The Island: Unique, Yet Strangely Familiar

The Monastery

The Monastery where most of the action of “The Island” takes place.

Pavel Lungin’s The Island or in Russian: Oстров (2006) is the tale of a Russian holy man named Anatoly (Petyr Mamonov) who works as the stoker at a monastery on an unidentified and barren Northern Russian coast.  The movie begins with Anatoly and his commanding officer Tikhon (younger version played by Aleksei Zelensky) working aboard a Soviet coal barge during World War II.  The Germans capture their ship and give Anatoly two options: either shoot his commander or be shot.  In a fit of cowardice Anatoly shoots Tikhon, who falls overboard.  The Nazis then leave Anatoly to die on a nearby island, but a small cloister of monks rescue him and he lives with them for the remainder of the movie.

Thirty years later Anatoly has converted and still lives with the monks, but does not live in the prescribed monastic lifestyle.  He sleeps in the coal, never bathes, and constantly works with laypeople from around the region – giving prophecies, healing people, and performing exorcisms.  Despite this, his guilty conscience consumes him, driving him nearly to madness and forcing him to row out and pray alone on an abandoned island near the monastery.

While this does not seem like a recipe for excitement: with just a single setting, muted colors, dim lighting, and several middle aged men living together, the film manages to combine an intense psychological drama with a truly inspiring story of faith and forgiveness into a masterpiece of cinema.  Indeed, the film has won several  awards including “Best film” at the 2006 Moscow Premiere festival, “Best film” at the 2007 Chinese Golden Eagle Awards, and “Best picture” at Russia’s most prestigious award ceremony, the Nika Awards in 2007.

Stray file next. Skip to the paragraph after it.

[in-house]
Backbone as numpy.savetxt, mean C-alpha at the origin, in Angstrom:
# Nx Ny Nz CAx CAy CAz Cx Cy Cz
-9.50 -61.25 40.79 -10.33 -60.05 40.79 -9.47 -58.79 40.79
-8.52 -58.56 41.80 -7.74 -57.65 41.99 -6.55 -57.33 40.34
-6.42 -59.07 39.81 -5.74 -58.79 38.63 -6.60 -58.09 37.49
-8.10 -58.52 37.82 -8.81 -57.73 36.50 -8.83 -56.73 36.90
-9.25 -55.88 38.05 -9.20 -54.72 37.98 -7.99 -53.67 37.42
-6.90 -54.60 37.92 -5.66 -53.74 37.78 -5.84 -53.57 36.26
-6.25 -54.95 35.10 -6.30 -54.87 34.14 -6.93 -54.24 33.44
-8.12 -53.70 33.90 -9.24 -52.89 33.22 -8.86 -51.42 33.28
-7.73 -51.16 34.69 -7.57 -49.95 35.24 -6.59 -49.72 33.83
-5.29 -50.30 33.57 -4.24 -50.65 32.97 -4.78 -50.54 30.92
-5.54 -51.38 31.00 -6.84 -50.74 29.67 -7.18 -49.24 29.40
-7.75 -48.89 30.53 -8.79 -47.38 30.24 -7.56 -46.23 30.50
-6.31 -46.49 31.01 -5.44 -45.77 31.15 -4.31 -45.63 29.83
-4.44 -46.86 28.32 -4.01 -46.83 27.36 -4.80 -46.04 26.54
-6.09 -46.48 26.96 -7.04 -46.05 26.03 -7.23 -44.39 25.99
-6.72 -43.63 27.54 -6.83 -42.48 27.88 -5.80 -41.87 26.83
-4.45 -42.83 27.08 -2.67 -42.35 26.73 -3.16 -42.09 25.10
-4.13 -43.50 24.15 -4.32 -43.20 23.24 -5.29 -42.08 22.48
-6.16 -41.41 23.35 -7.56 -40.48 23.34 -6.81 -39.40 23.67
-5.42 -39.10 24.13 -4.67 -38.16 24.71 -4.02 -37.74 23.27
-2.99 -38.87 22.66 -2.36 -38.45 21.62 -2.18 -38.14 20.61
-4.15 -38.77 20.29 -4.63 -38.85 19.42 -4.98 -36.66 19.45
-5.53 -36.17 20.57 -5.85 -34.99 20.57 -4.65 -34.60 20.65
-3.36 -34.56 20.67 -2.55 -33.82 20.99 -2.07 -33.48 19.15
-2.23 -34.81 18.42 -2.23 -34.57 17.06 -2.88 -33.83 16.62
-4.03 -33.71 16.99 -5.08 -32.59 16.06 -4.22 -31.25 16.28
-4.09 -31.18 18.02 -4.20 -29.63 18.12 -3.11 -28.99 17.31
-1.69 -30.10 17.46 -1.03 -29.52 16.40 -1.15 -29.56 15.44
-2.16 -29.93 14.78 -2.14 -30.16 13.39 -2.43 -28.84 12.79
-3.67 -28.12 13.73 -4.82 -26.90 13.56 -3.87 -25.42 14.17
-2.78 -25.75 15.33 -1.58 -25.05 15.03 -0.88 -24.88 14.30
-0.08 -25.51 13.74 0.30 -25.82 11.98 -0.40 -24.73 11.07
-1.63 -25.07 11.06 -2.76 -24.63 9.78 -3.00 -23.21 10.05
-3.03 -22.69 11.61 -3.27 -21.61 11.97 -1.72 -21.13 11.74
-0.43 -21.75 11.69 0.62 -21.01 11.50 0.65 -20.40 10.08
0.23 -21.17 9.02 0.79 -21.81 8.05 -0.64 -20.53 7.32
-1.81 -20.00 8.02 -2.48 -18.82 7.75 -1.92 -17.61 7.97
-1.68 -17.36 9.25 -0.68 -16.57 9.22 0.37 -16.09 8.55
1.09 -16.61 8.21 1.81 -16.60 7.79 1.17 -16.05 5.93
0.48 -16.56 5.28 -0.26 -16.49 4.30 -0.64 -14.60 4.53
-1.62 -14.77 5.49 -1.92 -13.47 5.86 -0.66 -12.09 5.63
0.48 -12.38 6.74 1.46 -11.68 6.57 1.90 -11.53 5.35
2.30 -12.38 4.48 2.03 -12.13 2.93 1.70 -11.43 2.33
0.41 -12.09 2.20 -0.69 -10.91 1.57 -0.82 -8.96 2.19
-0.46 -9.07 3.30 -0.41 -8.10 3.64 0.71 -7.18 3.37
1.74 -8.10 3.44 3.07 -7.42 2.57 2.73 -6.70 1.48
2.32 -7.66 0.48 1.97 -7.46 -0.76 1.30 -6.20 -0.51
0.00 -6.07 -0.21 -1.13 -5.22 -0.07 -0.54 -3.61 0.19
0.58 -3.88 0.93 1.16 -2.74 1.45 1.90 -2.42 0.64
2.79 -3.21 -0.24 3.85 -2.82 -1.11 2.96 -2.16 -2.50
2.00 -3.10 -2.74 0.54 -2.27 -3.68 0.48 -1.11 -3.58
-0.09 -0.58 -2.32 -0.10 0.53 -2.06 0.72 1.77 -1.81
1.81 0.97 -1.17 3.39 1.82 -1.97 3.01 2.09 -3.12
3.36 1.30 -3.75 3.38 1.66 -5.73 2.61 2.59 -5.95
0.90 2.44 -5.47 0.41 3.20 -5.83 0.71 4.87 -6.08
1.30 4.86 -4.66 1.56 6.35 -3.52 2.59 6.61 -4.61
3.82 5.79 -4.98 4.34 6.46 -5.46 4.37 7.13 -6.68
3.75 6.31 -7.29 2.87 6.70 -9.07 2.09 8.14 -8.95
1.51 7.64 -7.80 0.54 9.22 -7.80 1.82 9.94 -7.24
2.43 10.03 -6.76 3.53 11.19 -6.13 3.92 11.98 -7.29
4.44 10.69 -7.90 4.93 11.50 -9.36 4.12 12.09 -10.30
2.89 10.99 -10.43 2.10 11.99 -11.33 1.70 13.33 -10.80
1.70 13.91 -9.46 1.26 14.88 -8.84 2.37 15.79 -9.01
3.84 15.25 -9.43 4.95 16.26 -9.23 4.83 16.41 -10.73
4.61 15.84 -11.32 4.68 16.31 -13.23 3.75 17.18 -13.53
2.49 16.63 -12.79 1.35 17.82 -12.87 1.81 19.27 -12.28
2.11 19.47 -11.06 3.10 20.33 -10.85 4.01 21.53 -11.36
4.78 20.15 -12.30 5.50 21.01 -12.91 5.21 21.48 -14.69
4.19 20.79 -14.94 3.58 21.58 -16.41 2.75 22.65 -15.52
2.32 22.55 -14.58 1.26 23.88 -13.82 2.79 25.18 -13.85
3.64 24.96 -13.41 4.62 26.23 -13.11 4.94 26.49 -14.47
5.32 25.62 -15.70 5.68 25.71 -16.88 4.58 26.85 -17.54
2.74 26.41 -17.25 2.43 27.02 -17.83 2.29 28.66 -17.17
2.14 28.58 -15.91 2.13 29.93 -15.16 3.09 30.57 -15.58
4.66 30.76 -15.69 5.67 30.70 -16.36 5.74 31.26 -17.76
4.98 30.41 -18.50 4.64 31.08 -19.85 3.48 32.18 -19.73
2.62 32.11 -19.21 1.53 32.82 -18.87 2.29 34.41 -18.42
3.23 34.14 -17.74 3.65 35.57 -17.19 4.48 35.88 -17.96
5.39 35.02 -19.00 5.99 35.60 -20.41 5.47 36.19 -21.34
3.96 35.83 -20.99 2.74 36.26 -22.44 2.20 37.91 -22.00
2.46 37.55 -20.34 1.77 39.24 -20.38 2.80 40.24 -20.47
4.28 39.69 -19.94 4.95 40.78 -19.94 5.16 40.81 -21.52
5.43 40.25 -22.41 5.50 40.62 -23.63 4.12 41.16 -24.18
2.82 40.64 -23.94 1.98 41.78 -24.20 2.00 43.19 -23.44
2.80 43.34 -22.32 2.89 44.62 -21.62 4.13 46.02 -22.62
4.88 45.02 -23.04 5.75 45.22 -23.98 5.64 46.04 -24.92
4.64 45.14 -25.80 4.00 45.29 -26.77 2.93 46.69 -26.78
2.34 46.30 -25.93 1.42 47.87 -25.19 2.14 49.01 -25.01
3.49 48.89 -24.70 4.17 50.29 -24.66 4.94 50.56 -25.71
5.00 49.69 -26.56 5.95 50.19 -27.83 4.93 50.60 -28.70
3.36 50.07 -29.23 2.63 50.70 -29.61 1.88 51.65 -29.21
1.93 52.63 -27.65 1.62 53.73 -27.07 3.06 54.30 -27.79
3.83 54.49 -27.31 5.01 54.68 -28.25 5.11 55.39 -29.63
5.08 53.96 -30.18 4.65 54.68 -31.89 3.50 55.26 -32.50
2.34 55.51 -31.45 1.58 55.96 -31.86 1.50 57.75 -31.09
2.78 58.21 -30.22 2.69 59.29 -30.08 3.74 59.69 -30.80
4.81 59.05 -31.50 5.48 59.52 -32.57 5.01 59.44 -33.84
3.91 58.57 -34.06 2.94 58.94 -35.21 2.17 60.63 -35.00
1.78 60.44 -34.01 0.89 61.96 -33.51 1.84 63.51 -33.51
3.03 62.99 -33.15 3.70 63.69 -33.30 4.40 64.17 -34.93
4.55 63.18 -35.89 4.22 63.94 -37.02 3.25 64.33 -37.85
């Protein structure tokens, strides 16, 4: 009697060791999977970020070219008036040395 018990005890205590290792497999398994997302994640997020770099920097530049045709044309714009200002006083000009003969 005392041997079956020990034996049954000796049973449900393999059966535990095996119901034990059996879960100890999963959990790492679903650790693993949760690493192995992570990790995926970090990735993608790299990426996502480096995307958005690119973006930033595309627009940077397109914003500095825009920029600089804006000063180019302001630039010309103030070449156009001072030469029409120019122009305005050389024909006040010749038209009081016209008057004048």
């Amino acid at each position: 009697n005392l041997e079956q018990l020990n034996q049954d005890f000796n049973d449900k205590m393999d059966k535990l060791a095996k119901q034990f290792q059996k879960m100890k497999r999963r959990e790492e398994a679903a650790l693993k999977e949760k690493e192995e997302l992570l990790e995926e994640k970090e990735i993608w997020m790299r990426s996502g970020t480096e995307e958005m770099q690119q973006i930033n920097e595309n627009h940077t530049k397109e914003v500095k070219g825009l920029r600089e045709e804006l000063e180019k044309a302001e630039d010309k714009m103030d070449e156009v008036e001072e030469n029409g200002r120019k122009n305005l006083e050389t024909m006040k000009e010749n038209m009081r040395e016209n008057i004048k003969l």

Petyr Mamonov

Petyr Mamonov as Father Anatoly

Of course, the film has some highly religious themes and seems to really resonate with Christians of all denominations including this Catholic blogger, The Rad Trad, who praises the film’s portrayal of a “fool for Christ”; however, I believe the film’s brilliance lies in the universality of its message and the outstanding performances of the actors.  Petyr Mamonov (a truly remarkable artist, here is a good article about him) provides a blend of ridiculous humor and serious dialogue in his performance as Father Anatoly, without which the film likely would not have worked at all.  Supporting actors include Viktor Sukhorukov and Dmitrii Diuzhev, famous for their roles in the Russian gangster films Brother (1997) and Brother 2 (2000).

The Island presents all the ironies of the nominally atheist Soviet state along with those of Christianity in a way which any viewer can understand, and does it all without dragging the plot or getting too preachy.  I highly recommend it even to those who don’t know Russian, its subtle beauty and award winning performances by the actors are well worth seeing for anyone.  Best of all, the film can be found with English subtitles for free on Youtube.

 

 

 

One thought on “The Island: Unique, Yet Strangely Familiar

  1. Great piece! I think you covered this really well, especially for such a complex film.

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